I also wonder how much of our own intentions are also mixed when we preach the gospel. Even if we think we are doing it out of love, there may be other motives as well. So it's good to also be able to search our own hearts too. Despite this, it's good to know that God does what He wants and saves people and uses us, as imperfect people, to bring the gospel to others. It is humbling.
When activities become routine, it can be easy to overlook their significance and simply run on autopilot. This can happen in many areas of life – including church. We can become so familiar with our traditions that we never stop to consider what the church is and why it exists. In fact, we may even forget whose it is and start to think it’s “our” church.
The first mention of the church in the New Testament is in Matthew 16:18, where Jesus said, “I will build My church; and the gates of Hades will not overcome it.” This clearly shows us that the church belongs to Christ, and there will always be conflict involved in the growth. However, victory is assured because it is God’s power at work in the building process.
Although the Lord is the one forming His church, He’s enlisted us to participate in the work. That’s why, before He ascended to heaven, Jesus’ parting words to His disciples were, “But you will receive power when the Holy Spirit has come upon you; and you shall be My witnesses both in Jerusalem, and in all Judea and Samaria, and even to the remotest part of the earth” (Acts 1:8). This is the unfinished task of the church, and it is still being accomplished to this very day.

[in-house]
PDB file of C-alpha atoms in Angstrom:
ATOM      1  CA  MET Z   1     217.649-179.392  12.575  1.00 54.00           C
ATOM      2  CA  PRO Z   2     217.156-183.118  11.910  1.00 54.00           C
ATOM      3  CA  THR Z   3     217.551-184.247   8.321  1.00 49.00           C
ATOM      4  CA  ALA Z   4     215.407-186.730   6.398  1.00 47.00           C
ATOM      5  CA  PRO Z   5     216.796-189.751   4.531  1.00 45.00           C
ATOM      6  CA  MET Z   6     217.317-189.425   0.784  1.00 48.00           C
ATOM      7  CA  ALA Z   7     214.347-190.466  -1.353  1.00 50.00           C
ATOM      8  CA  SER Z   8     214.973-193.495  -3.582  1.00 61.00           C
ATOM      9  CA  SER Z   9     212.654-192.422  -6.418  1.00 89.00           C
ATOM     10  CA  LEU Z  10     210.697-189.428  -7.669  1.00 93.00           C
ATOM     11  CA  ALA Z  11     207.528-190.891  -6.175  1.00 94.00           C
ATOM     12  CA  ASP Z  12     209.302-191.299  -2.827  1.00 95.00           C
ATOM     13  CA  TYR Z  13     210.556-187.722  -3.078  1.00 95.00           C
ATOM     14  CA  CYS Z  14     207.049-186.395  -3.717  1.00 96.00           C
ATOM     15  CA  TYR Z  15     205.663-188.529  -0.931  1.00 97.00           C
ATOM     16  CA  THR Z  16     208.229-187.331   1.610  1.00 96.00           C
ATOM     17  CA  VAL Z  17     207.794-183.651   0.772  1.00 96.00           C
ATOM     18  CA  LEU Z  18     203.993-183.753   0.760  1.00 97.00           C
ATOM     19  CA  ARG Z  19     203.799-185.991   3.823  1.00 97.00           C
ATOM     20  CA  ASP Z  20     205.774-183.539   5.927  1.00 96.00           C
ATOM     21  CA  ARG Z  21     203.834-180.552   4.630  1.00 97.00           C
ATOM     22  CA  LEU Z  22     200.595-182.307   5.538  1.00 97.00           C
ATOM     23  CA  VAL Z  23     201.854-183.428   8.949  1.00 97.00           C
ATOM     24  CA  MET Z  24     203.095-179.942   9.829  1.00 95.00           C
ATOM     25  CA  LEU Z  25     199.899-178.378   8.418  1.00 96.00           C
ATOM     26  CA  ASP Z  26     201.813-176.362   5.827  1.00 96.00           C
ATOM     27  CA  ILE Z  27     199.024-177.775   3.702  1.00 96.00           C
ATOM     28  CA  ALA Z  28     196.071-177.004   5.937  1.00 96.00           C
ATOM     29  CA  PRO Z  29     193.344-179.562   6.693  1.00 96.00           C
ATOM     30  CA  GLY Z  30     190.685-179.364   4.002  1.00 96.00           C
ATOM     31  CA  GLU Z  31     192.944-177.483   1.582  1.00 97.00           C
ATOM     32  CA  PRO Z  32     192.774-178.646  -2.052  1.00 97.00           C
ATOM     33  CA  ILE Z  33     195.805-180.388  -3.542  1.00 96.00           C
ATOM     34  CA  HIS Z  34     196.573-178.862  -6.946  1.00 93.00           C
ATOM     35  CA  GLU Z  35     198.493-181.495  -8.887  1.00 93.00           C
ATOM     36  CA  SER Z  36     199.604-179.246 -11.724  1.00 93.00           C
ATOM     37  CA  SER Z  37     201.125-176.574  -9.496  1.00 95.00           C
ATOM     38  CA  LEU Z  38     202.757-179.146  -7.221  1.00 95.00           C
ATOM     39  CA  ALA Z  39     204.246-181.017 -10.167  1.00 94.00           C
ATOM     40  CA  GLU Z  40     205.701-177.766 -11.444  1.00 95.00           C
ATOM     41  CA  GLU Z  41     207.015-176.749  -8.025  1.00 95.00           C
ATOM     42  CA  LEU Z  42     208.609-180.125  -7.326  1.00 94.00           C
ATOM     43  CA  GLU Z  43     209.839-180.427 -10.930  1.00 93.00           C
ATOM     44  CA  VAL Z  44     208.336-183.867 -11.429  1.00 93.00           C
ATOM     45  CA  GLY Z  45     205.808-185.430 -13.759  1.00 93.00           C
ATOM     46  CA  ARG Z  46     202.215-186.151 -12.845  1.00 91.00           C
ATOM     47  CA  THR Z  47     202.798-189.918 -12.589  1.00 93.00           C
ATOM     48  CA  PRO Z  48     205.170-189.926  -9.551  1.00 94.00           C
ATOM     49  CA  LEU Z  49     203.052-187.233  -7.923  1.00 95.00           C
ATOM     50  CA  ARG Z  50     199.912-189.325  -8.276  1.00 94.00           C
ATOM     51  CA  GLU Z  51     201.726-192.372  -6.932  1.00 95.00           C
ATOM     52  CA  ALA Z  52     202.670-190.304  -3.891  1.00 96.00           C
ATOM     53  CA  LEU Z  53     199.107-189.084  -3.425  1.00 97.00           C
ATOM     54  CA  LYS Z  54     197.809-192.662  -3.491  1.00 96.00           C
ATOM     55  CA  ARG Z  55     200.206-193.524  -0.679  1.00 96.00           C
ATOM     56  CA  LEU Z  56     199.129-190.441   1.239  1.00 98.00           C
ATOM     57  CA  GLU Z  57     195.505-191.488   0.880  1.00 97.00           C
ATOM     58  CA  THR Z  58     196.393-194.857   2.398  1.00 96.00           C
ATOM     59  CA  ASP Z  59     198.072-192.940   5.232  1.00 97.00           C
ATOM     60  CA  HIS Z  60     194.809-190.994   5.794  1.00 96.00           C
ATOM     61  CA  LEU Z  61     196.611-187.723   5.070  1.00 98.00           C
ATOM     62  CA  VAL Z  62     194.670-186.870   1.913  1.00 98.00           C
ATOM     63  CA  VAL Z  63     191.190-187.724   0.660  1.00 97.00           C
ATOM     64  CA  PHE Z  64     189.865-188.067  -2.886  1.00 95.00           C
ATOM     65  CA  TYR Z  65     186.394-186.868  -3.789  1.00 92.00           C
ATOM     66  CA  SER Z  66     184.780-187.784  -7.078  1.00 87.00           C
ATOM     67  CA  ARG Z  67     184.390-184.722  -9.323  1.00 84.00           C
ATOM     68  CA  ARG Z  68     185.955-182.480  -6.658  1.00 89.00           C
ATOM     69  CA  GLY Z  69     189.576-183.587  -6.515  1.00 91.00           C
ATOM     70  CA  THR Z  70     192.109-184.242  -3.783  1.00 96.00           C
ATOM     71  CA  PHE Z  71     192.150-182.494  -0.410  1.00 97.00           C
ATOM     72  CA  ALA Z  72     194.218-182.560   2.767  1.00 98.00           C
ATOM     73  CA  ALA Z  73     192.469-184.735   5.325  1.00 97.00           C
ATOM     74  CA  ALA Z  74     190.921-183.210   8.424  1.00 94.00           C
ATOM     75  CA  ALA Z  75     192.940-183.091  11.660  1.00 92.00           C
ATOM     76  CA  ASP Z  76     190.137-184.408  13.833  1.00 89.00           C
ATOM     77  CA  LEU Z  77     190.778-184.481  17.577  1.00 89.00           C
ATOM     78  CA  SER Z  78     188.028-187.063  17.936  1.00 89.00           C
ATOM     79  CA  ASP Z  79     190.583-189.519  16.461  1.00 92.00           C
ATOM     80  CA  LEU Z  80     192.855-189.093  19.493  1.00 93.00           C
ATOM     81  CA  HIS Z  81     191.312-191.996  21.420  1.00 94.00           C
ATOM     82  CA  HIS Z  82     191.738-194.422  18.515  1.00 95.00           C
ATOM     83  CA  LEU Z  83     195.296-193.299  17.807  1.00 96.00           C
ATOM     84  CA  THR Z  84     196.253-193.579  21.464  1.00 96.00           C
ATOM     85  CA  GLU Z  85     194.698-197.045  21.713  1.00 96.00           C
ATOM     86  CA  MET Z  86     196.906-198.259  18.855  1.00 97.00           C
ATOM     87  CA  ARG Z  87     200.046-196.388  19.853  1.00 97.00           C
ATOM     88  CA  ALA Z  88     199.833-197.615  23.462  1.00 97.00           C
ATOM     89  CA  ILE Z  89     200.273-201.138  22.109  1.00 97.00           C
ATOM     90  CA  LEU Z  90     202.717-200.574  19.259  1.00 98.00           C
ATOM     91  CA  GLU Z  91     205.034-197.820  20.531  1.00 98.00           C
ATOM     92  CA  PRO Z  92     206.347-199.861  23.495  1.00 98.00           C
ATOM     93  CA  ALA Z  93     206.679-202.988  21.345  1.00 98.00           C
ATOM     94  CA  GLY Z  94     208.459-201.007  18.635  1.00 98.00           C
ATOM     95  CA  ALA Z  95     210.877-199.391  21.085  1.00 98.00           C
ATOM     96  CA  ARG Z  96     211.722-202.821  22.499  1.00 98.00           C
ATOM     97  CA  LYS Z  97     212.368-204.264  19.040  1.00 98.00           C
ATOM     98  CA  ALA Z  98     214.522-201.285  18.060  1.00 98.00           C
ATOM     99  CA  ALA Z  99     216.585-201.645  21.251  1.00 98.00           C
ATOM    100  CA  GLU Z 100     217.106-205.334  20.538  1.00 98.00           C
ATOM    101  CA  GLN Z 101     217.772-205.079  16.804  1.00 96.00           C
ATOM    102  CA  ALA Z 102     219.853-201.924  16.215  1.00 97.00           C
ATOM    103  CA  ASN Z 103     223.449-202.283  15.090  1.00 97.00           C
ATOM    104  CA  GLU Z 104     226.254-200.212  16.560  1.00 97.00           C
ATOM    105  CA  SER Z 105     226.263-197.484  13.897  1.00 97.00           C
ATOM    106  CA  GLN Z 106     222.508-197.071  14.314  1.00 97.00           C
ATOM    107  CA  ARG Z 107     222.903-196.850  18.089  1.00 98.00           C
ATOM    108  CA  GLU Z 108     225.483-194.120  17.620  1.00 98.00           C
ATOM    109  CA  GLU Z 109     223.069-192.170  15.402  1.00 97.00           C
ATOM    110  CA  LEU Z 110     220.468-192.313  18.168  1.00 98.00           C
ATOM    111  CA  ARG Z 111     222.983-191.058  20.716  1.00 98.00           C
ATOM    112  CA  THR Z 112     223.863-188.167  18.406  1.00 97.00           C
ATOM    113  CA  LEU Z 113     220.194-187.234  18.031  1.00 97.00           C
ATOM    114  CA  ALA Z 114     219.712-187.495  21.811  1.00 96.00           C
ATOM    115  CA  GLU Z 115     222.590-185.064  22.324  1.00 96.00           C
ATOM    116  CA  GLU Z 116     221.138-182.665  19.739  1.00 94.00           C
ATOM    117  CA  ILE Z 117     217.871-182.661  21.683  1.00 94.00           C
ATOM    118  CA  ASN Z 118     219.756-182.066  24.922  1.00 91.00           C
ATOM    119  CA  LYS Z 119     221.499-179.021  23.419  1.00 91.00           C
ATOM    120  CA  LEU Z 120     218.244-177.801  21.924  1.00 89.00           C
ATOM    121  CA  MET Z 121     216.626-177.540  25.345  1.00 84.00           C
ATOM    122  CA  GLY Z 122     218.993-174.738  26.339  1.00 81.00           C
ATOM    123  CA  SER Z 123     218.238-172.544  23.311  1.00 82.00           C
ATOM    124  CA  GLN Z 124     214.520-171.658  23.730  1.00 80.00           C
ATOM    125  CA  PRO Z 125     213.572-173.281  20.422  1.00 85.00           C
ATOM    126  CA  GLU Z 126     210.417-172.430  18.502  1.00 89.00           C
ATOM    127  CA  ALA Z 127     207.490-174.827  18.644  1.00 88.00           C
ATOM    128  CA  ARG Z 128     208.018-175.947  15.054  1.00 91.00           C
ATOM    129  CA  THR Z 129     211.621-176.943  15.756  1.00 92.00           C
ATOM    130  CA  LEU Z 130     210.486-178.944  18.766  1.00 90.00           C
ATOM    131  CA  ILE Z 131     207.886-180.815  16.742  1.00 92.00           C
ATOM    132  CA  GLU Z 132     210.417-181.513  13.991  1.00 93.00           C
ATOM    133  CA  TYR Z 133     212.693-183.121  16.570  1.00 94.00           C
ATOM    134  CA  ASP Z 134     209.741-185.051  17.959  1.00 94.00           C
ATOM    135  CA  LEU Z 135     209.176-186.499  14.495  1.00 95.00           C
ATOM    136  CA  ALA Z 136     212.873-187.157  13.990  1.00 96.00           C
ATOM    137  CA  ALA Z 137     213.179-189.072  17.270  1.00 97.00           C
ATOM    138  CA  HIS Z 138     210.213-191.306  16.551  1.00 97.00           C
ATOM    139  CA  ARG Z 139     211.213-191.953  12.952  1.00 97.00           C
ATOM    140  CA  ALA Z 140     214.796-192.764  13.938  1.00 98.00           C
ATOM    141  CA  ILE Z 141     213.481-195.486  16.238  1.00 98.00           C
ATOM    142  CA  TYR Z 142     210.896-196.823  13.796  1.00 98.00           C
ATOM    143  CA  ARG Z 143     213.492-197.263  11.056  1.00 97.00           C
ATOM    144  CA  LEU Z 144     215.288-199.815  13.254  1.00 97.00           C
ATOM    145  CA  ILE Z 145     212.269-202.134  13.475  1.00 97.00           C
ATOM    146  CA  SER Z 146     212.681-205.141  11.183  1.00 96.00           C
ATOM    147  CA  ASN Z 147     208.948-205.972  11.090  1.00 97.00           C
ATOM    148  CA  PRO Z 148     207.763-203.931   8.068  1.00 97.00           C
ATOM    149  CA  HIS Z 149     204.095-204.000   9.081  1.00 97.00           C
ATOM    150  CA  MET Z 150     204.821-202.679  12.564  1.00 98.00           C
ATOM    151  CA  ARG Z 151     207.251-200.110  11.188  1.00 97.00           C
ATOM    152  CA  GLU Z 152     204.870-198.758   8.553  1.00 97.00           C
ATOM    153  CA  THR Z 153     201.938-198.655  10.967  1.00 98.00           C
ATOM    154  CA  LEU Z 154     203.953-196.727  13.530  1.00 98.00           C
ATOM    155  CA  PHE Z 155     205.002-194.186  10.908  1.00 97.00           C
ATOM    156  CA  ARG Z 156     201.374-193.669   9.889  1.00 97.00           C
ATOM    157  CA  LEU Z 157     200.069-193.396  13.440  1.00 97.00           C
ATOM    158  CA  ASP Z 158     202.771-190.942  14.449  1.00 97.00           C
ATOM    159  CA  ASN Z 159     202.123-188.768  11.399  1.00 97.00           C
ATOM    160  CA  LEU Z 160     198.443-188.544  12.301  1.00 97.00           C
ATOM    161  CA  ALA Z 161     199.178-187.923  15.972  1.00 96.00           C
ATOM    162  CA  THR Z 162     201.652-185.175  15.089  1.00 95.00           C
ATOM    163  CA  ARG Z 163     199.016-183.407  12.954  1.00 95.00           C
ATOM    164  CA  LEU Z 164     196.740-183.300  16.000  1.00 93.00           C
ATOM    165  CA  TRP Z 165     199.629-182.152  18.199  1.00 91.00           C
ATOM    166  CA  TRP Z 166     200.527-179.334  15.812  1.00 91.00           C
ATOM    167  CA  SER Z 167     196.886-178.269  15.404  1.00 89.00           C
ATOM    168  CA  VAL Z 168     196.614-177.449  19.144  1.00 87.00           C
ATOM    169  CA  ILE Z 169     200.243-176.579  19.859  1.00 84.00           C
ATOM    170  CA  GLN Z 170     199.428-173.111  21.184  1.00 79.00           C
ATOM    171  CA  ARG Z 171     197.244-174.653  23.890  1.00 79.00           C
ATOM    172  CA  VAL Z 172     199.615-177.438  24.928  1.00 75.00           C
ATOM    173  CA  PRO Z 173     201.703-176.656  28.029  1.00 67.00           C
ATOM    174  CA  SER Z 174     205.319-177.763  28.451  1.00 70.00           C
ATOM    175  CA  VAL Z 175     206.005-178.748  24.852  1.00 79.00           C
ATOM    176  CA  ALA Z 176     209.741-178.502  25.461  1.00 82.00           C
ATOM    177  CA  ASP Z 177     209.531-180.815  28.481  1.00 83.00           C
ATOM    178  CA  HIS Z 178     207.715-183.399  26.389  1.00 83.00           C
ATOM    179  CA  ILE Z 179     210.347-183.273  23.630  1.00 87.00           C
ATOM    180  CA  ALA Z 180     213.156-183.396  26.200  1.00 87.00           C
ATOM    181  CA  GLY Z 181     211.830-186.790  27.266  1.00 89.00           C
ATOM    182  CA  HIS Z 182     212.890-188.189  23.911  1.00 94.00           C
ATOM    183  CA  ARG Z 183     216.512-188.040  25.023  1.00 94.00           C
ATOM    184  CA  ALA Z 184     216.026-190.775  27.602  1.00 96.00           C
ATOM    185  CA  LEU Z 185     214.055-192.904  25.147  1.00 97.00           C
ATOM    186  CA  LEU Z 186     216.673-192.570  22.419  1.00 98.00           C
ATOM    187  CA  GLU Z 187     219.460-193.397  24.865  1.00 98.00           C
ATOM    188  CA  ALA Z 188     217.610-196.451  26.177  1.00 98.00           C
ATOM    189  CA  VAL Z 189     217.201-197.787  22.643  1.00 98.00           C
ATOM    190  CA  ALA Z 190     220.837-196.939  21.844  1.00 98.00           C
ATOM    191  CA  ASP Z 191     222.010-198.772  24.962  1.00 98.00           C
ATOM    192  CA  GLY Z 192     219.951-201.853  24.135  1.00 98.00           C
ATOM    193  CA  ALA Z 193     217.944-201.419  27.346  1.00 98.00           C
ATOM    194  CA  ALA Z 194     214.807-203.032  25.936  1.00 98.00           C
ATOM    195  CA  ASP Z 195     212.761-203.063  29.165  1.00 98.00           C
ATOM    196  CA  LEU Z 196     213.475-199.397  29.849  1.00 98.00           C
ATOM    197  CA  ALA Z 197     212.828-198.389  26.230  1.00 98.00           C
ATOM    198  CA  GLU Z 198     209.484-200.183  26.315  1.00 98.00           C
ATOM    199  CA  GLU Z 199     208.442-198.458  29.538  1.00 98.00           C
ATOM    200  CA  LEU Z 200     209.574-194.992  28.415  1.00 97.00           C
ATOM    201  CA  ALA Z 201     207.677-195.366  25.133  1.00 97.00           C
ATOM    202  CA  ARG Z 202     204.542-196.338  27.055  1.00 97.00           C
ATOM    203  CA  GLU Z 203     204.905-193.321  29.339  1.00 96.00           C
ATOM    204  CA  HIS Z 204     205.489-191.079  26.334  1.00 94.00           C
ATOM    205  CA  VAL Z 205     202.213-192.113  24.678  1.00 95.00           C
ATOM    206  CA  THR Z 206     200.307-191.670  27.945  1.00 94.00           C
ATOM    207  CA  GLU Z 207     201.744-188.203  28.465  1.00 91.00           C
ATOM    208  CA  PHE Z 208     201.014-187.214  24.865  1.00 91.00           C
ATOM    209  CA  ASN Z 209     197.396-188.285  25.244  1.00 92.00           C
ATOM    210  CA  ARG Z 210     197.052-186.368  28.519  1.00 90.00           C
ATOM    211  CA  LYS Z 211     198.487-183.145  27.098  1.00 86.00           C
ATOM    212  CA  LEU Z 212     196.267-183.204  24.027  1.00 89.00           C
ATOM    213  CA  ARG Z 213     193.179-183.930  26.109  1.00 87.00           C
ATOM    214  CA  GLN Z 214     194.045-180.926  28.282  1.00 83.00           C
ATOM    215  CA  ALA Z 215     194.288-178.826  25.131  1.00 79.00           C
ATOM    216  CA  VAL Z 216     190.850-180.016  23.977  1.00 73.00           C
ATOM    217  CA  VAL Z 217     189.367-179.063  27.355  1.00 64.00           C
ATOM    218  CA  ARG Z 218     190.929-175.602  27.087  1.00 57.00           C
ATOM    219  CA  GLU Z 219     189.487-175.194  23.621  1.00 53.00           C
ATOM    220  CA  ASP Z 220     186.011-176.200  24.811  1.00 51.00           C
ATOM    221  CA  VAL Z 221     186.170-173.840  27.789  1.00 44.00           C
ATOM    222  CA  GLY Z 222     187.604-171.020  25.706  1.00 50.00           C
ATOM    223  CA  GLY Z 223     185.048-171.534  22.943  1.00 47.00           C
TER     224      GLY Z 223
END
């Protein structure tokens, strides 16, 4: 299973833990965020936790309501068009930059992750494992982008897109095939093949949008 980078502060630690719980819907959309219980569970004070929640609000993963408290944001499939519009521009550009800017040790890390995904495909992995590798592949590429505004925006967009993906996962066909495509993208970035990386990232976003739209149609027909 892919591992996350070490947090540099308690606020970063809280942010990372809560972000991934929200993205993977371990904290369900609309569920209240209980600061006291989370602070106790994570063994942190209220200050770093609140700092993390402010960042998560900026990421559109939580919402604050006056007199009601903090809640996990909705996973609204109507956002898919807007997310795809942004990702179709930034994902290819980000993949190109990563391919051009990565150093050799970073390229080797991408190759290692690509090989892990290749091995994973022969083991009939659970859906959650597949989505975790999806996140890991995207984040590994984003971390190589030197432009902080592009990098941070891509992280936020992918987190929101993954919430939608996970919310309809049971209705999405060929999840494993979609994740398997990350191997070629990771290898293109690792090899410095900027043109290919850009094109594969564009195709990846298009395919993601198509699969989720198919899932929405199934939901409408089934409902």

We have a message to bring to the world – that God sent His only Son to earth to pay the penalty for sin with His death on the cross. He did this so those who believe in Him could be forgiven and receive eternal life (John 3:16). Our message is not about a thousand things. We have this one essential truth, and everything we do is because of it. If it’s not, then we are failing to accomplish what Christ called us to do. Unlike so many ideas and philosophies, our message never needs revising. It’s the same one Jesus spoke almost 2,000 years ago, and it still effectively and powerfully transforms people’s lives, no matter their culture or language.
Christ gave His church a mission to accomplish – to spread the gospel to every tribe, language, people, and nation (Rev. 5:9). Even to the church’s teaching and training through sermons, Bible studies, and Sunday school programs exist to equip God’s people. We must know the truth before we can pass it on to others.
Although the gospel is global in its outreach, it’s personal in its impact. No nation or people group is saved corporately. Faith in Christ and repentance from sins are personal issues. Each person must hear and believe the message in order to be saved.
The motivation for the church’s mission is twofold. First of all, Jesus commands us to make disciples and teach them to observe all His instructions (Matt. 28:19-20). If we call Him Lord, our desire and ambition should be to obey Him. Second, the condition of lost humanity should prod us into action. In the Scriptures, God describes the unredeemed as separated from Him, deceived, darkened in their understanding, helpless to save themselves, and hopeless without Him (Eph. 2:12; 4:17-18). How can we possibly keep to ourselves the only message with the power to transfer people from the kingdom of darkness to the kingdom of God’s Son?
Our methods for spreading the message of Christ are diverse (1 Cor. 9:16-23). We live in the most amazing time in history with multiple avenues available for reaching the lost. Whether it is through Christian radio, Christian films, internet websites and ministries, or just the traditional modes of visiting a church and hearing the Gospel, the way has been opened like never before for many to hear the Good News of Jesus. Let us be thankful for the Gospel and let us be faithful to use whatever means possible to spread the Gospel to those near and far.